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How to Use Sprinkle Stencils

I generally don't use sprinkles on my decorated cookies all that frequently, because I always struggle to find the shapes I need in the colors I want. I also don't love the idea of using sprinkles that have already been on a store shelf for a year, or half of which are broken in the jar. But there are definitely times when I wish I had the perfect sprinkles to go along with whatever set I'm making currently, and Sprinkle Stencils are the perfect solution for this!

What is a Sprinkle Stencil?

Most cookiers are familiar with the concept and use of cookie stencils, which are typically made from thin, flexible plastic. You generally want your cookie stencils to lay as flat as possible to the cookie so that you don't leave too much icing or airbrush color behind. 

Sprinkle Stencils, on the other hand, are made of a much thicker sheet of plastic. In reality, we are talking a matter of 2-3mil difference, but this is a significant amount when dealing with such thin material. This depth allows you to leave enough icing behind so that your sprinkles will be sturdy enough to not break super easily as you remove them from your parchment (they're still sugar decorations and can still break, but they will be better able being handled and applied to your cookies,)

How to Make Homemade Sprinkles Using a Sprinkle Stencil

What You Need:

Fresh Royal Icing :

 After much experimentation, we found that fresh royal icing worked best for this process. If you use the Cookie Countess Royal Icing recipe, this would be the original consistency of icing straight from your mixer. The great thing about this is that your sprinkles will taste like the rest of your cookie, with whatever flavorings you tend to include in your recipe; no more stale, store-bought sprinkles that don't do your cookies justice! Feel free to add gel color at this point, but this fluffy, thick icing gave us the best results (as opposed to older icing that had been in the fridge for several days, or even icing made from instant icing mix).

Parchment Paper :

We used plain, unbleached parchment paper for this process and found it worked perfectly. We also tested silicone-coated parchment paper, and although it worked great for the single-layer Sprinkle Stencils, it posed a problem for the 2-layer stencils; the first layer would loosen from the parchment due to the silicone coating, and when we tried to apply the second layer of icing, we would accidentally move the dried first layer out of position. 

Spatulas and Stencil Scrapers :

You need a good, sturdy spatula to apply the icing evenly over the Sprinkle Stencil, and you need a flat-edged scraper to scrape off the excess. We found that the flexible-edge Stencil Scrapers worked better than a stiff-edged scraper, since you want to leave some of the icing behind, especially with the 2-layer designs. 

Edible Glitter :

Totally optional (but totally awesome!), edible glitter can take your sprinkles to the next level. Once you are done scraping the excess icing off of your design, immediately spritz with edible glitter, and then remove the Sprinkle Stencil. This will give your sprinkles a level of glitz that you wouldn't get by trying to spritz dry store-bought sprinkles with glitter.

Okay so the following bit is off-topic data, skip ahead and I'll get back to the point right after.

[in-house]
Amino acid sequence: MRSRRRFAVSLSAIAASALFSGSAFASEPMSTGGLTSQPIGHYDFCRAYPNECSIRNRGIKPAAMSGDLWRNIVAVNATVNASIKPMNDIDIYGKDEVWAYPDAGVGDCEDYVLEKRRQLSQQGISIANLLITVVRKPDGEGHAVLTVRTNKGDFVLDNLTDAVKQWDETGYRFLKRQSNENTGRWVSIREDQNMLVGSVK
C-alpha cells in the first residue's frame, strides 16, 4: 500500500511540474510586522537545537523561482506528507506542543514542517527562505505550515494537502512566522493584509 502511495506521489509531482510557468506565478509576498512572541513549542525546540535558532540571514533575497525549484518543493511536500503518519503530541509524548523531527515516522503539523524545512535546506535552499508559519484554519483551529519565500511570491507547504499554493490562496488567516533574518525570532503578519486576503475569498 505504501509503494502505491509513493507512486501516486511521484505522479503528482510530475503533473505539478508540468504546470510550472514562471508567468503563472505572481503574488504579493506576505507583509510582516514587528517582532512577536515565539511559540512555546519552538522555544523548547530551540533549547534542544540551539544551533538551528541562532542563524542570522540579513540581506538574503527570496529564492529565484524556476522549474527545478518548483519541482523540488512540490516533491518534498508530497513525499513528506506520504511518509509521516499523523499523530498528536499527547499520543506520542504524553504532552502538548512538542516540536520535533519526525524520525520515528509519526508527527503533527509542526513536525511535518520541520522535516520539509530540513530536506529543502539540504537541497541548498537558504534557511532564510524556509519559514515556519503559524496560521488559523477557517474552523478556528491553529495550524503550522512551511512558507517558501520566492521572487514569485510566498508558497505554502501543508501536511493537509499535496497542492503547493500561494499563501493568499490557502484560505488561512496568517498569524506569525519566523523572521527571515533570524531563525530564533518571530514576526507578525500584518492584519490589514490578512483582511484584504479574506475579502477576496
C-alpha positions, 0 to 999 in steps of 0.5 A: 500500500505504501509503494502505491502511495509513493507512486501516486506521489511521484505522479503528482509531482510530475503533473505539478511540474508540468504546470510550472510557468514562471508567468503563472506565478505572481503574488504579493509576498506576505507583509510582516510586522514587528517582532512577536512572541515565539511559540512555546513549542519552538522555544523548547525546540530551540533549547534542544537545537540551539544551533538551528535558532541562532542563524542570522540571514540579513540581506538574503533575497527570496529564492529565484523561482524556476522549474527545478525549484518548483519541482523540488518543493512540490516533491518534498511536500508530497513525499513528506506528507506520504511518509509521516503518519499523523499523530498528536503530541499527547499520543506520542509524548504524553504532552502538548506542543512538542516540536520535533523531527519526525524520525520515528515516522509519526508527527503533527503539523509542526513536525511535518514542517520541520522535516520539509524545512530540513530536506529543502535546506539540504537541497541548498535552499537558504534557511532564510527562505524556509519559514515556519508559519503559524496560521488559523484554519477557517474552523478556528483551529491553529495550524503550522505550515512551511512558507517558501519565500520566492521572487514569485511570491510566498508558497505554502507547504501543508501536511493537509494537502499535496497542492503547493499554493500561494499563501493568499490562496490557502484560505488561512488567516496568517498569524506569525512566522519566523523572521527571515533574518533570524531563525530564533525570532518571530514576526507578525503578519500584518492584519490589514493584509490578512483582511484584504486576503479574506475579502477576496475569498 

Airtight Containers :

Sprinkles have a notoriously long shelf life, since they are basically just dried sugar decorations. Store your sprinkles in small airtight containers, and you can get ahead of the game and make them ahead of time.

The Process: Making Sprinkles

If you have stenciled with royal icing before, this is a very similar process. Simply spread the icing over the stencil and scrape off the excess. Carefully lift off the stencil, and allow the icing to dry completely. Use a bench scraper, a stencil scraper, or a Thingamagenie to scrape the stencils off of the parchment paper. 

one piece stencil first part
one piece sprinkle stencil part 2

For two-piece designs, once the first layer is dry, center the second stencil into place and carefully apply the icing. Gently scrape and remove the excess icing and then remove the stencil. Allow to fully dry before removing from the parchment.

2 piece sprinkle stencil part 1
2 piece sprinkle stencil part 2
2 piece stencil part 3

💡 Did you know

For multi-layer designs, you first want to stencil the layer that will be covered or encapsulated by the second layer. To make the cat sprinkles, for example, first start with the faces, allow them to dry, then add the second layer (the rest of the head shape) over the top so that the face is protected and stays nice and flat. For the flowers, start with the round centers, and follow up with the petals once dried. This will result in sprinkles that don't have any raised bits that can be damaged; stenciling the cat face second, for example, will result in a more 3D finish.

Having fresh, custom sprinkles on hand at a moment's notice couldn't be easier with Cookie Countess Sprinkle Stencils!

Ways to use sprinkle stencils

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    How to Use Sprinkle Stencils

    I generally don't use sprinkles on my decorated cookies all that frequently, because I always struggle to find the shapes I need in the colors I want. I also don't love the idea of using sprinkles that have already been...

    Read now